The Rift’s single-tracking camera doesn’t give you as much space to move around in as the “room-scale” HTC Vive or a two-camera Oculus Touch setup, but it supports a few steps in any direction; I measured a functional square of space around six and a half feet wide and four and a half deep. The biggest problem is that it’s impossible to tell where that space ends until you step outside it, causing a sickening jerk as the world stops responding to your motion. Right now, it’s not particularly noticeable, because almost none of the Rift launch titles ask you to move. A few make sense standing up, like the diorama-like tower defense game Defense Grid 2, but the vast majority seem intended to play in a stationary chair, looking straight forward with occasional turns of the head.
The result is a lot of games where VR feels like an addition, not a transformation. Most of the first-person experiences could translate to flat screens without much trouble, and some — like space exploration game Adrift — are already coming to both VR and flatscreen platforms like PC and PlayStation 4. The plethora of third-person action games like Lucky’s Tale might need to be redesigned slightly for players who can’t lean over the environments, but they’re still close adaptations of established formats. The titles that feel most clearly designed for virtual reality were early experiments that came to Gear VR before the consumer Rift. That includes Keep Talking and Nobody Explodes, which takes advantage of a headset’s isolating effects, and Darknet, whose sprawling puzzle maps would look painfully cramped on a smaller screen.
In some cases, VR still fills genuine gaps in a familiar experience. CCP’s EVE: Valkyrie could certainly have been developed as a standard space-fighting game, a genre whose controls usually confound me. But somehow, being able to see the cockpit all around me makes it easier to understand how my ship should move, and using the Rift’s head tracking to fire missiles feels much better than pointing a joystick. Racing or flying simulations aren’t things that could only be done in VR, but it’s arguably the best place for them.
Conversely, VR-friendly design occasionally hampers a game. Chronos, a beautiful fantasy game that’s become one of my favorite Rift launch titles, uses the same combat mechanics as Dark Souls. Unlike Dark Souls, the camera moves between fixed angles for each area instead of directly following the player. This gives you a perfect view of its beautiful environments, and it cuts the risk of motion sickness to almost zero. But it also means that large enemies can block your view of the protagonist, and the camera will disorientingly pop to a completely different location if you move too far during a battle.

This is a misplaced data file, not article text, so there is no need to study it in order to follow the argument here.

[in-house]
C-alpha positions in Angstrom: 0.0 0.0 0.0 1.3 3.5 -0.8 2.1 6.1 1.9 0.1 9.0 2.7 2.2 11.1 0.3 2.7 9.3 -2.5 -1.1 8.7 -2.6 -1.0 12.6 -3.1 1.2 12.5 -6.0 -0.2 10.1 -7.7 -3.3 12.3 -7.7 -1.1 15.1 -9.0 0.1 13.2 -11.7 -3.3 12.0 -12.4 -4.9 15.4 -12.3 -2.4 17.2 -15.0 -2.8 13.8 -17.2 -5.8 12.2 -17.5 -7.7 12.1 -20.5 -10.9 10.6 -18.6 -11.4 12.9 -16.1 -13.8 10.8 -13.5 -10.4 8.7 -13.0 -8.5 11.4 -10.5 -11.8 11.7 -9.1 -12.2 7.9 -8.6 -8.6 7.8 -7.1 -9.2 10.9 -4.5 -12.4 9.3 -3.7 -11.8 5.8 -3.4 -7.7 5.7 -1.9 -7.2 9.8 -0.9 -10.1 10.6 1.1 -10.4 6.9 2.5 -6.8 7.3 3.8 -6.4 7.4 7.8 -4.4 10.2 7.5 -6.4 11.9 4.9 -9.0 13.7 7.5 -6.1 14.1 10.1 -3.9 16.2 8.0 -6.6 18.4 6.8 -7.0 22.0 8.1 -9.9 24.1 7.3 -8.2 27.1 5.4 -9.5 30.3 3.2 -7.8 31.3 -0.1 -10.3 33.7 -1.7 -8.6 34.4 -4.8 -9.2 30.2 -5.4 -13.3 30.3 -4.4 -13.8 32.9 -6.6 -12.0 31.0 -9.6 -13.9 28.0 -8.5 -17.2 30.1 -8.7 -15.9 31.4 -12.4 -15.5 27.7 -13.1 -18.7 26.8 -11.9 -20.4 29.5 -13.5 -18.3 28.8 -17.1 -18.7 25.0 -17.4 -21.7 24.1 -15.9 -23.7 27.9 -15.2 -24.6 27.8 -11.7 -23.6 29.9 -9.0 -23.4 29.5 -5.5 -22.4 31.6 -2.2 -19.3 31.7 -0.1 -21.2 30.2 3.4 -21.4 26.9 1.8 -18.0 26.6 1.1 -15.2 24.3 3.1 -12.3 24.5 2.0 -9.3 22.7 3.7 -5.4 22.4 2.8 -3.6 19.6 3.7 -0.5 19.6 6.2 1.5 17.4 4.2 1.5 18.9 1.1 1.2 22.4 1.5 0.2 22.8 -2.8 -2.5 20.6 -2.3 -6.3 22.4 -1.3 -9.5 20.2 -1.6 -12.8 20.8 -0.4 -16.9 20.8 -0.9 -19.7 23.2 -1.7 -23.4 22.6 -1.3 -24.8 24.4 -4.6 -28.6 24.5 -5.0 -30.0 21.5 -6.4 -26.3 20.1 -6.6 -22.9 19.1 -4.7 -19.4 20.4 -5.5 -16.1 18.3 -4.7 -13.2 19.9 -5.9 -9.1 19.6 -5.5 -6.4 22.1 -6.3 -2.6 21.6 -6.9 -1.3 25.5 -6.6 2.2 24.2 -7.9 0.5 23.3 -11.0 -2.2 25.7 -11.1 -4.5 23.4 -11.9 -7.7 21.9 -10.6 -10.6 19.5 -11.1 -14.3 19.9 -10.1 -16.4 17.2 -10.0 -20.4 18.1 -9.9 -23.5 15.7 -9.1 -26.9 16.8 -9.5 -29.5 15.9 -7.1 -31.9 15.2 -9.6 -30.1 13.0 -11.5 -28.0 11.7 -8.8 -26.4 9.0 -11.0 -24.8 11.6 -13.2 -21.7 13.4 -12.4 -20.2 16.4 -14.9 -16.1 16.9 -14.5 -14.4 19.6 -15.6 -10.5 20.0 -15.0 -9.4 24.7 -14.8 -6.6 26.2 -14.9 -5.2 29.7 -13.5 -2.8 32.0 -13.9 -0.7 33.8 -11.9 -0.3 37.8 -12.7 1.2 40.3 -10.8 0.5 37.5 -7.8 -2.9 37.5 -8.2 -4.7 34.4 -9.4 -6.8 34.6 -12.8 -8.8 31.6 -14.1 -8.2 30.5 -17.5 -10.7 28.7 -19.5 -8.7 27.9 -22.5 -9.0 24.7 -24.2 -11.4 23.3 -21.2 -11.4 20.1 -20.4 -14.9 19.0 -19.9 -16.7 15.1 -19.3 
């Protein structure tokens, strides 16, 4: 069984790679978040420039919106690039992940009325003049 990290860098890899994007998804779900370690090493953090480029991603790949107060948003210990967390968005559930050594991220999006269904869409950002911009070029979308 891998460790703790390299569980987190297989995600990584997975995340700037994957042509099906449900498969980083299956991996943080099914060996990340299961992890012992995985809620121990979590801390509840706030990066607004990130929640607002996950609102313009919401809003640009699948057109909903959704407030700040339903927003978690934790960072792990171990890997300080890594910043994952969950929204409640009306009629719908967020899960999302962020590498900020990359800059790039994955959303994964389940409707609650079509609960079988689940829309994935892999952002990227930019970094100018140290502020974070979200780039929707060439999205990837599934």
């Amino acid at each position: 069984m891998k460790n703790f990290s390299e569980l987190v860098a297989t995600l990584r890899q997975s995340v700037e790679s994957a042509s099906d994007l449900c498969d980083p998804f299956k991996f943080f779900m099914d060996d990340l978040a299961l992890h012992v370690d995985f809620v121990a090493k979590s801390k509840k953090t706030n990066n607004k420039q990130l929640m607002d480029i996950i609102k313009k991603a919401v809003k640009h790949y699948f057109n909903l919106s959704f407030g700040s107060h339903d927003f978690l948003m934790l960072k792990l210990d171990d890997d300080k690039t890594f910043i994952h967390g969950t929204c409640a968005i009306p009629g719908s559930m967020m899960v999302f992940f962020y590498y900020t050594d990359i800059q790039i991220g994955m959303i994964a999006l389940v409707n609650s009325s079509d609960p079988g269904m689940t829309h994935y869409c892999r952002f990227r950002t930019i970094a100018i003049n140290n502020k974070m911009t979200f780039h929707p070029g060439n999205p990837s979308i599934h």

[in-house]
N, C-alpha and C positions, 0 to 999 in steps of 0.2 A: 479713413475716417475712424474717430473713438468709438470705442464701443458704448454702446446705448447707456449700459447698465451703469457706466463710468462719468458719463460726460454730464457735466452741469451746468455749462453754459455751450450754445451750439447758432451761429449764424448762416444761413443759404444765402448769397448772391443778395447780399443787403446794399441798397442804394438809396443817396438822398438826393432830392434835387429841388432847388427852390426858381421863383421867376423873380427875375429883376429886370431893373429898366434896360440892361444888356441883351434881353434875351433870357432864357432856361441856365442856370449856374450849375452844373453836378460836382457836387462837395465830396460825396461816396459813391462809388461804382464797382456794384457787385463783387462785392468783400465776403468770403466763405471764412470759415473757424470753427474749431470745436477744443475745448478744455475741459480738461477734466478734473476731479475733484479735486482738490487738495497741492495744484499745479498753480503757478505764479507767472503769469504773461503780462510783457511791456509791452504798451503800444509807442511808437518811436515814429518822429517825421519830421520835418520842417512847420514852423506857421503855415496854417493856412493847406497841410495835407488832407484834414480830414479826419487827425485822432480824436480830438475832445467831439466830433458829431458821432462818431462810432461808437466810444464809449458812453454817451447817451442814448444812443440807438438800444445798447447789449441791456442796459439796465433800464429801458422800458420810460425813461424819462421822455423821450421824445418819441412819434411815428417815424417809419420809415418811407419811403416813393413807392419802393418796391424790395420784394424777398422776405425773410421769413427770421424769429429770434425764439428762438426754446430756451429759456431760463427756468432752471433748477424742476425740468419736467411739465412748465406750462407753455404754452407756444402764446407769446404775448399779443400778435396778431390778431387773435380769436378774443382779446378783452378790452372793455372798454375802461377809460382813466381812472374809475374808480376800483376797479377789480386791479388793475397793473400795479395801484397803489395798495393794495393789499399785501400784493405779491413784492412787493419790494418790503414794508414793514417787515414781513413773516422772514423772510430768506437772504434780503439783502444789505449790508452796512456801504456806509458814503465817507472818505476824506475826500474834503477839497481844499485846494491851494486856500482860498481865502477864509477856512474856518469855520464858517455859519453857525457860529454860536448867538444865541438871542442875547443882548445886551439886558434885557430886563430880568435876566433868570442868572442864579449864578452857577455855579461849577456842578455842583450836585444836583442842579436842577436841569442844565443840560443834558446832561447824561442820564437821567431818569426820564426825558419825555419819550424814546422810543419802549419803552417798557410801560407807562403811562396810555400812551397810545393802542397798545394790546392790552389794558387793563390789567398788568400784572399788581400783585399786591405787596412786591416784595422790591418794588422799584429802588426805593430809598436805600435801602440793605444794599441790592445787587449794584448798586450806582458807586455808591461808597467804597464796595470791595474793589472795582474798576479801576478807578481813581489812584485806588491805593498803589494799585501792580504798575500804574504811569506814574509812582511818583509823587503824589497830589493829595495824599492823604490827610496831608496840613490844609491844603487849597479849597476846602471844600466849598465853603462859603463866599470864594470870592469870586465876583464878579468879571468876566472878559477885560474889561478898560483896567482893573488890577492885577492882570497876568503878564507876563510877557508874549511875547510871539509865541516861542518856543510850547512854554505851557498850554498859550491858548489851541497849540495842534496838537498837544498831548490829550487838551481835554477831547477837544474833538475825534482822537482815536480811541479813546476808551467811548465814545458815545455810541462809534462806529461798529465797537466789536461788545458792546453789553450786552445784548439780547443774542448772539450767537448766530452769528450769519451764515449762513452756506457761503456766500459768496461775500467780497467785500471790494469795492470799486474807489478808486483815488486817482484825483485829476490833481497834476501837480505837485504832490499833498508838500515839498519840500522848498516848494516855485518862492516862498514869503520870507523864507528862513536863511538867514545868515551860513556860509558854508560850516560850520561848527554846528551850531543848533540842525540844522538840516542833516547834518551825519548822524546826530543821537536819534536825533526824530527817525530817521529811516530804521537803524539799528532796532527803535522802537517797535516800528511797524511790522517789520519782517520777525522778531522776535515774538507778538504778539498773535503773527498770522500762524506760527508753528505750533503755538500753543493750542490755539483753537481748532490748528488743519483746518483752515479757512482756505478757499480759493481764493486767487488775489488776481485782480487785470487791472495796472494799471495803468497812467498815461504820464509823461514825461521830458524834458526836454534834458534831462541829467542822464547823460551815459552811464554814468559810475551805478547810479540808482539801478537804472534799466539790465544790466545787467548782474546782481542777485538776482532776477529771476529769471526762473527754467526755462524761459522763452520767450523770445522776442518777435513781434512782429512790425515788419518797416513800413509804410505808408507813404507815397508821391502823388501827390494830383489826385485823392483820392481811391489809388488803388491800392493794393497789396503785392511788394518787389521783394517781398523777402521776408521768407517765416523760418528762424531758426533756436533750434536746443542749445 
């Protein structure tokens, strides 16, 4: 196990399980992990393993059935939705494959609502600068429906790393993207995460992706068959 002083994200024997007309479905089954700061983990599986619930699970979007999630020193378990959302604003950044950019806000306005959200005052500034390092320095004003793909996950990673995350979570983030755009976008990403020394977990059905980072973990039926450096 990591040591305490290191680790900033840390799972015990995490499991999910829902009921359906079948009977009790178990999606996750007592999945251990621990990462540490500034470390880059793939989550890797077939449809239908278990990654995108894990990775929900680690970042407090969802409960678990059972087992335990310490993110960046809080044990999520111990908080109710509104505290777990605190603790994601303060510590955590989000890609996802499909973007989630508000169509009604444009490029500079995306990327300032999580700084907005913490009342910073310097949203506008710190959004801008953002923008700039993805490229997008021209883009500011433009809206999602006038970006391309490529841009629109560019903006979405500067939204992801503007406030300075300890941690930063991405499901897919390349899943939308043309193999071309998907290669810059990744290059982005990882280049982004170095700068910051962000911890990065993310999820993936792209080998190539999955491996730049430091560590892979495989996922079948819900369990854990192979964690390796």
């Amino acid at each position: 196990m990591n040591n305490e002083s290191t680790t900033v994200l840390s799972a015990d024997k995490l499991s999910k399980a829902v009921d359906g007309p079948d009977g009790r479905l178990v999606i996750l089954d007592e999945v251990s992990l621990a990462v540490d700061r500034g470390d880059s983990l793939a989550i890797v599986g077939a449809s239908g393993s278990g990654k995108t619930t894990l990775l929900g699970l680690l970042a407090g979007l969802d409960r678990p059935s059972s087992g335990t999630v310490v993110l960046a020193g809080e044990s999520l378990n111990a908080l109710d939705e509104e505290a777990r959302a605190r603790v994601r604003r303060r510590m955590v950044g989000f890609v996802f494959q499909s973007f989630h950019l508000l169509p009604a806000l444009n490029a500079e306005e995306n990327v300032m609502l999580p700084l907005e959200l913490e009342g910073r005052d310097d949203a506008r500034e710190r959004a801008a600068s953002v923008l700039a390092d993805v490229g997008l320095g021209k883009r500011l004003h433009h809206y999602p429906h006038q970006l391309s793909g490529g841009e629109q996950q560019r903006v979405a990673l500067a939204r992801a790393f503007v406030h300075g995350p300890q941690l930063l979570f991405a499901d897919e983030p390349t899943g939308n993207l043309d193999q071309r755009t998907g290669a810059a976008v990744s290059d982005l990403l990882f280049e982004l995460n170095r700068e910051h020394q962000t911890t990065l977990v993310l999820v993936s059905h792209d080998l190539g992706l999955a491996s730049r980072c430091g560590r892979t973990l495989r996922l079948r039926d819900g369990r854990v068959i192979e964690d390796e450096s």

The ultimate goal for VR gaming, though, is to get to a point where we’re talking about experiences instead of the technology that enables them. And the Rift’s launch is the first time I’ve played anything that could rival a decently made non-VR computer game for polish and scope. Having high-quality hardware to play with has helped make this possible — nothing is fun if you can’t see the images clearly and get sick after half an hour, two common problems with the very first Rift development kits. So has the fact that developers now stand some chance of making money off their work. Whatever the exact confluence of factors, Chronos and EVE: Valkyrie are more than just good picks if you happen to have a VR headset. If you like flying or fighting in video games, they’ll make you want a VR headset so you can play them — maybe not badly enough to spend $600, but it’s a start.
Beyond that, it may take some time to make the Rift’s virtual world more coherent and interesting. The main headset menu exists in a stark modernist room with a rumpled and totally incongruous carpet in the middle, a weird bit of skeuomorphism that’s just substantial enough to feel like it ought to be personalizable. Instead, there are only flat icons for a store, a library, and a list of friends that can join you in EVE: Valkyrie or other multiplayer titles. If you’re not interested in playing games, you can experience a few interactive short films on the Rift, like Oculus’ Lost or Penrose’s The Rose and I. Virtual reality studio Jaunt has an app, and Oculus has its own photo and video tools, which play both VR and non-VR files from your PC or sources like Twitch and Facebook. But the Rift doesn’t seem to have imported the Gear VR’s various non-gaming social experiences, its VR versions of Netflix and Hulu, or its large collection of 360-degree video apps. A feature that would have allowed Xbox One owners to stream non-VR console games to the headset, promised last year, also won’t be live at launch.
Whatever else you can do, there’s no doubt that games like EVE: Valkyrie and Chronos provide the headset’s most immersive moments. When we talk about “immersion” in VR, we’re often talking about two separate effects. The first is a sense of realism, of connecting your physical body perfectly to your virtual presence. The second is the sort of immersion that a really engrossing role-playing game like Fallout can induce: the knowledge that you could lose a whole weekend to it without even noticing. Think of it as “I’m really there” versus “I’m never leaving.”